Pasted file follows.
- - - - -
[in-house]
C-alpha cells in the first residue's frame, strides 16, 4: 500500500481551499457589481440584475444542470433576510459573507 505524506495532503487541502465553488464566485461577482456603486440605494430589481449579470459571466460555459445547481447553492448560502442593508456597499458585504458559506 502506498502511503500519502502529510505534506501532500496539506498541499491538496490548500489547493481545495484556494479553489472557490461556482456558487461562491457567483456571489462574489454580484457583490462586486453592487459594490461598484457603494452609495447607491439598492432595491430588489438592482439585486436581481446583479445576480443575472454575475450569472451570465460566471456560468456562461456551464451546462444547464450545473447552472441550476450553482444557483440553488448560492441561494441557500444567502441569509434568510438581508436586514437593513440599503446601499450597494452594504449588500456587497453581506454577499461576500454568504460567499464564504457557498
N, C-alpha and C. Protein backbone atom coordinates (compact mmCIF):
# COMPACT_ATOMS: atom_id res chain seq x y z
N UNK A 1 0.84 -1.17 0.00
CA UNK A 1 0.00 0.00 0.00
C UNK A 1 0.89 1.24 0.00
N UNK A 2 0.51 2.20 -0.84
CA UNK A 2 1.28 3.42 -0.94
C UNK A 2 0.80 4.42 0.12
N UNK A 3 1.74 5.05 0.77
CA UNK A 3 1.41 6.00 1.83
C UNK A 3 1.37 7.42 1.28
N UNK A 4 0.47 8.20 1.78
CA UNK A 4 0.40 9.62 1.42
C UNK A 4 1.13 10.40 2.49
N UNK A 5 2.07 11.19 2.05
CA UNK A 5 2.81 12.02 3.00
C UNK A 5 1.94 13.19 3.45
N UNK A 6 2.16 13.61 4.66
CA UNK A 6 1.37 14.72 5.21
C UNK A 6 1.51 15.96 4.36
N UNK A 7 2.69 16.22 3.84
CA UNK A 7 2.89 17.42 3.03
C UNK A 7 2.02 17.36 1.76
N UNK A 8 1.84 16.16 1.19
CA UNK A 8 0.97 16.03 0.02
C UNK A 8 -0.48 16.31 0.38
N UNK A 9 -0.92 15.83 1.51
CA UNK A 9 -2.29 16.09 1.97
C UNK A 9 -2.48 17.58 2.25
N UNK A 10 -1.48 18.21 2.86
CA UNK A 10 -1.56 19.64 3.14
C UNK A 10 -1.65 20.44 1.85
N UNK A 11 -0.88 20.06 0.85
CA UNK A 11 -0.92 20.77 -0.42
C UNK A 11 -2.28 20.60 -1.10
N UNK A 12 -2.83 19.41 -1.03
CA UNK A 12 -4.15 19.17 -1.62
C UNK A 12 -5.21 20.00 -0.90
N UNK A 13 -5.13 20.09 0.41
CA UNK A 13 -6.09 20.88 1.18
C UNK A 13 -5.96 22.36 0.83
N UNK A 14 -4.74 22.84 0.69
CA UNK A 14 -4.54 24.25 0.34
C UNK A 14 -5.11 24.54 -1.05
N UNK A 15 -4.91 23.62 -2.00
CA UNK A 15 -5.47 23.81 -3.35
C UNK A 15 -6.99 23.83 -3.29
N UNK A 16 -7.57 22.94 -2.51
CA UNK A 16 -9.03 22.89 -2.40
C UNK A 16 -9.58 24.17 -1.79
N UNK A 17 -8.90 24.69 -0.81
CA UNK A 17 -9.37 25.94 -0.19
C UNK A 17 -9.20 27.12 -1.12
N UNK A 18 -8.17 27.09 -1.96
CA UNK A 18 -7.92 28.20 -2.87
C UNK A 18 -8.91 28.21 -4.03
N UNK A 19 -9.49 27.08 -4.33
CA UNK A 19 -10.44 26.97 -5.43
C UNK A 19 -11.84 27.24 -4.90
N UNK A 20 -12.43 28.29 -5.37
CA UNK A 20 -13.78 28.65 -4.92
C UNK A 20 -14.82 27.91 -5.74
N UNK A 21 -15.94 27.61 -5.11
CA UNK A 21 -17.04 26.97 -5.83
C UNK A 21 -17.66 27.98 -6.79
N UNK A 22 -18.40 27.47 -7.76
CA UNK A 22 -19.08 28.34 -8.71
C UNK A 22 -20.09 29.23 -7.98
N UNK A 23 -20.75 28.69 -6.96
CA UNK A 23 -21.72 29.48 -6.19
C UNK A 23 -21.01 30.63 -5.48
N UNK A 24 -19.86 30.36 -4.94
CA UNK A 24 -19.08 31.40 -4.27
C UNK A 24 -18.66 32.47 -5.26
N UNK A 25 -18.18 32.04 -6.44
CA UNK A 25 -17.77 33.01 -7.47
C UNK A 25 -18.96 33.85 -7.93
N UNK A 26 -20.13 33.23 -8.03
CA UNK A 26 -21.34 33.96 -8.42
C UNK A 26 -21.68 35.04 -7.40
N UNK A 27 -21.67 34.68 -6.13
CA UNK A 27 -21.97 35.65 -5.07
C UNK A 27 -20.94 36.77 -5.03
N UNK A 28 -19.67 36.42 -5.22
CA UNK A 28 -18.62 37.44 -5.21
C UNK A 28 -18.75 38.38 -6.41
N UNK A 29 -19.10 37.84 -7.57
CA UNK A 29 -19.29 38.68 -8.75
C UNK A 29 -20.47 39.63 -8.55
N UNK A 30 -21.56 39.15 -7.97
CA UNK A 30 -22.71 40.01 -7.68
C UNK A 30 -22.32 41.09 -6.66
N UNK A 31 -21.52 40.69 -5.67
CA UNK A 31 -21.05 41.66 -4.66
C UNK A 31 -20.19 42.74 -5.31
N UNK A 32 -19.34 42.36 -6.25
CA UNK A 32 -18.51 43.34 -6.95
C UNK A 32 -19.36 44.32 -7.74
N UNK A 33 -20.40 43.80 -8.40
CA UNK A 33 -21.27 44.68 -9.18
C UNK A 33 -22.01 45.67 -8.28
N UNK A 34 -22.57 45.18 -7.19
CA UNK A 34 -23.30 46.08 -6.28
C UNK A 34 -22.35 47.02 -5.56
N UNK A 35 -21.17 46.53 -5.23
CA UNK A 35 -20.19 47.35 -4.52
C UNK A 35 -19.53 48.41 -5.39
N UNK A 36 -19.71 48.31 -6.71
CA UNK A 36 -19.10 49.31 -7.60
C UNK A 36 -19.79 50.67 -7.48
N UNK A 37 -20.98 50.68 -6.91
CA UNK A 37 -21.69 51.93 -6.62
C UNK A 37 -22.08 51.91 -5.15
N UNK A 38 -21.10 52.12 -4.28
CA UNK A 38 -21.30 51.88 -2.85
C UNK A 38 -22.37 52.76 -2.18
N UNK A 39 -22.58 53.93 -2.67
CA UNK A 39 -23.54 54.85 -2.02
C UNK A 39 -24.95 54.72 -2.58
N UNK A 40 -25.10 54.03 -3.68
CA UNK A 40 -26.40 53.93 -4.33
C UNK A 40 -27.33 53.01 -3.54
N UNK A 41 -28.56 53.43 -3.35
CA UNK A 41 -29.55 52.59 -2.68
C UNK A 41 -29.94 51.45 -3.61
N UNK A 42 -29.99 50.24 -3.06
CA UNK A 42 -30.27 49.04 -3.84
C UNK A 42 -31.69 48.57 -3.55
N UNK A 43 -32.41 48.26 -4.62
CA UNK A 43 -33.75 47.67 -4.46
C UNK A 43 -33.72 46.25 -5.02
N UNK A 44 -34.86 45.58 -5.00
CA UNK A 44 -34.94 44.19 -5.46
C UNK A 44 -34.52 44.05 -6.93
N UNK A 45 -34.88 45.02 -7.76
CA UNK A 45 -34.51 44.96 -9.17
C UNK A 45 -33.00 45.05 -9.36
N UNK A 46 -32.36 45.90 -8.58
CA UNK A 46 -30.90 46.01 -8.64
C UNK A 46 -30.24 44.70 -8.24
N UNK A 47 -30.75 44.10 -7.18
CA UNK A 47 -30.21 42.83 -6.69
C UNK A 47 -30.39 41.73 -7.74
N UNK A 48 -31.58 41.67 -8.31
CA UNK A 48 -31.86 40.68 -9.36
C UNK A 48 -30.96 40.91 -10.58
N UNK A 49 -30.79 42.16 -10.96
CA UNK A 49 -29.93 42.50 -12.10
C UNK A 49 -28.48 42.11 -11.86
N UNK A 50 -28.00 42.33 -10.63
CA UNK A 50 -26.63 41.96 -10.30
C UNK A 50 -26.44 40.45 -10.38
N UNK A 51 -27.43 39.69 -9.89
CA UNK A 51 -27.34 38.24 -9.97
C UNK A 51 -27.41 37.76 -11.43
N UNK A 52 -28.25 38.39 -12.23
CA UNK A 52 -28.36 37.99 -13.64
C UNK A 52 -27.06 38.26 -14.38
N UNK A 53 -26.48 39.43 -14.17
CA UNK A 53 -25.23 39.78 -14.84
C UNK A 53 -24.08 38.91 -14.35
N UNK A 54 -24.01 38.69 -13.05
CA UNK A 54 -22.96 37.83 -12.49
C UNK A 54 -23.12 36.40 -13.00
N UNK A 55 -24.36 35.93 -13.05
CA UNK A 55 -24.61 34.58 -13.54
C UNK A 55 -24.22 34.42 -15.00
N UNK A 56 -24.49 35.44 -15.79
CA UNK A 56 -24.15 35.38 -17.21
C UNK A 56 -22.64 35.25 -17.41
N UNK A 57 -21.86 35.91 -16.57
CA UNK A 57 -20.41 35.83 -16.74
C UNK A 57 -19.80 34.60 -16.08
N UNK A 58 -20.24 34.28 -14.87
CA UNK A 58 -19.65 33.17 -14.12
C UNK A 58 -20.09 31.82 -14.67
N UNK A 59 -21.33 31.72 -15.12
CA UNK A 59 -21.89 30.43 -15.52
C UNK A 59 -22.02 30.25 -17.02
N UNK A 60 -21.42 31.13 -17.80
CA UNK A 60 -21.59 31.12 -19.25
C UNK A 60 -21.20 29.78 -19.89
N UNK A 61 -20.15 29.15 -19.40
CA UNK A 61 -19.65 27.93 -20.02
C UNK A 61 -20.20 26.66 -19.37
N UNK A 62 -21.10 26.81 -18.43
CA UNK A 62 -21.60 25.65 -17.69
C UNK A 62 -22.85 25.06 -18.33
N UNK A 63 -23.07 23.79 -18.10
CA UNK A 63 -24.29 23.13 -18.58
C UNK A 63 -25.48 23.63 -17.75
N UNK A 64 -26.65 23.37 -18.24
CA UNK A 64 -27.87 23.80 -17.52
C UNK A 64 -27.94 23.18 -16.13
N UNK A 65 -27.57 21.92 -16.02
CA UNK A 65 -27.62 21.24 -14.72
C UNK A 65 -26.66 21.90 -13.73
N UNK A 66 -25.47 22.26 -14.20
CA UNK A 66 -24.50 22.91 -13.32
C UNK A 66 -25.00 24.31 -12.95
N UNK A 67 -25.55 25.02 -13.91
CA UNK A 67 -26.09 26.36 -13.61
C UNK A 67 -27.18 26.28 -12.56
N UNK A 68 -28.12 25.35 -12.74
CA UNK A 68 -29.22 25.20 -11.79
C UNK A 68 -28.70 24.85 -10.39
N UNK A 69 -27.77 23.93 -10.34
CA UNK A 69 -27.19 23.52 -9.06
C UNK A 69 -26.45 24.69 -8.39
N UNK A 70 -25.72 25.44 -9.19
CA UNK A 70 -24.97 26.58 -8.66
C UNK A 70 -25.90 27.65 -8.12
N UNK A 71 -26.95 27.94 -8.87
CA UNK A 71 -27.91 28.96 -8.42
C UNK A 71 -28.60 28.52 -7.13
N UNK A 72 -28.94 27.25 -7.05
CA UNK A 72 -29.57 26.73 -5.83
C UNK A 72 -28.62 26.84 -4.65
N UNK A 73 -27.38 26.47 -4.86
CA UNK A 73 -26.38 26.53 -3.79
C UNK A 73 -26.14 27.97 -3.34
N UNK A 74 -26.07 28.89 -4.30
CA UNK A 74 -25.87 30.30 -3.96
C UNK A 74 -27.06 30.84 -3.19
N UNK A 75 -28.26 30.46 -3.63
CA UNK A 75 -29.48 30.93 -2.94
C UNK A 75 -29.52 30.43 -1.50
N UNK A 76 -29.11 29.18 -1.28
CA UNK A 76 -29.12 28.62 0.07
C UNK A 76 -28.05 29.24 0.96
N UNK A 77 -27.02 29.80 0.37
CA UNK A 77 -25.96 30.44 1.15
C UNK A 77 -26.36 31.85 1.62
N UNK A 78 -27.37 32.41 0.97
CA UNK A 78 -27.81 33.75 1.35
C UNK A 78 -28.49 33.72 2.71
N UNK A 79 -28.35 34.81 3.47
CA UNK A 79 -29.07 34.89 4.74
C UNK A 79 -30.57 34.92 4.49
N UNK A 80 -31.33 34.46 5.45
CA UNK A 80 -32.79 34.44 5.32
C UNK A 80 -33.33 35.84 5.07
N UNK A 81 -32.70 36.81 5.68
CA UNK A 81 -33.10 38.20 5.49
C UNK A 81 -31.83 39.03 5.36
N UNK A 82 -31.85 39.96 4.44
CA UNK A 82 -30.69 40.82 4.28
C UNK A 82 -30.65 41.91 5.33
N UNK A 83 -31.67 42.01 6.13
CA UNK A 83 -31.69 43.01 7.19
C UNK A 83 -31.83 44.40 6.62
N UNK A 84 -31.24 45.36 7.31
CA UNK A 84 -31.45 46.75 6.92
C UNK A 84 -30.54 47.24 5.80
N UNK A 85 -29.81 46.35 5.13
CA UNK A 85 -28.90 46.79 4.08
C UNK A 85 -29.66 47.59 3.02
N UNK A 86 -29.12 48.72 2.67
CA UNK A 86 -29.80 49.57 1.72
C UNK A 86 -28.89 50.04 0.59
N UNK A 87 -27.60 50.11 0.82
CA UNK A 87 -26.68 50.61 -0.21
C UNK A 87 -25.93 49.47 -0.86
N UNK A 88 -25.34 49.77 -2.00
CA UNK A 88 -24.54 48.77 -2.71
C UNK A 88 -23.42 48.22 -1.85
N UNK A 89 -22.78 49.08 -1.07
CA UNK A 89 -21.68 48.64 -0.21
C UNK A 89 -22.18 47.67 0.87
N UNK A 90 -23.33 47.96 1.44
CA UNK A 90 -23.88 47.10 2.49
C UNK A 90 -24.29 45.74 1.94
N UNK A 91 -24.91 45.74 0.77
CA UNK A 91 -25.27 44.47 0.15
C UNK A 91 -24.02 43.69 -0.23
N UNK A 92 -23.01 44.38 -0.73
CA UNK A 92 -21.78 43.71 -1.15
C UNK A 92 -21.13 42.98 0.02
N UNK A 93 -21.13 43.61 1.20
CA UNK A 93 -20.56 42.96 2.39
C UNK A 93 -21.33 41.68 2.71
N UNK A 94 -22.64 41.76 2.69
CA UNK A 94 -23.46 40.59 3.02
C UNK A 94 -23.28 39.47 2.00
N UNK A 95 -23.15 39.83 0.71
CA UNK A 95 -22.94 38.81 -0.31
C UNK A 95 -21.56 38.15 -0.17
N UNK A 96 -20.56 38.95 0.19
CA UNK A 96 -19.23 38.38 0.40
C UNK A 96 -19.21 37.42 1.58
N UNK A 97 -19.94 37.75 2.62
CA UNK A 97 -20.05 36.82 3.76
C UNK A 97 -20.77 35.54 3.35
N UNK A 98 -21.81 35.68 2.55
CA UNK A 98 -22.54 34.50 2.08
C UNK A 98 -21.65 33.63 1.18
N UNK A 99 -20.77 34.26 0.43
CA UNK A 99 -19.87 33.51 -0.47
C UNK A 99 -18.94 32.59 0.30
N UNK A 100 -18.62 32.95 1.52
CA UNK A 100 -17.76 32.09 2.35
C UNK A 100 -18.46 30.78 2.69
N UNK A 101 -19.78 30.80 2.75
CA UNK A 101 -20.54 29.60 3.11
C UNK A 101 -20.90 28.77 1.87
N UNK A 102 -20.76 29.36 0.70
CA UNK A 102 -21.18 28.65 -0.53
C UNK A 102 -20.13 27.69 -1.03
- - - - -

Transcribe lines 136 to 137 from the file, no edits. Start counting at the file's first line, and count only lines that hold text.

C UNK A 44 -34.52 44.05 -6.93
N UNK A 45 -34.88 45.02 -7.76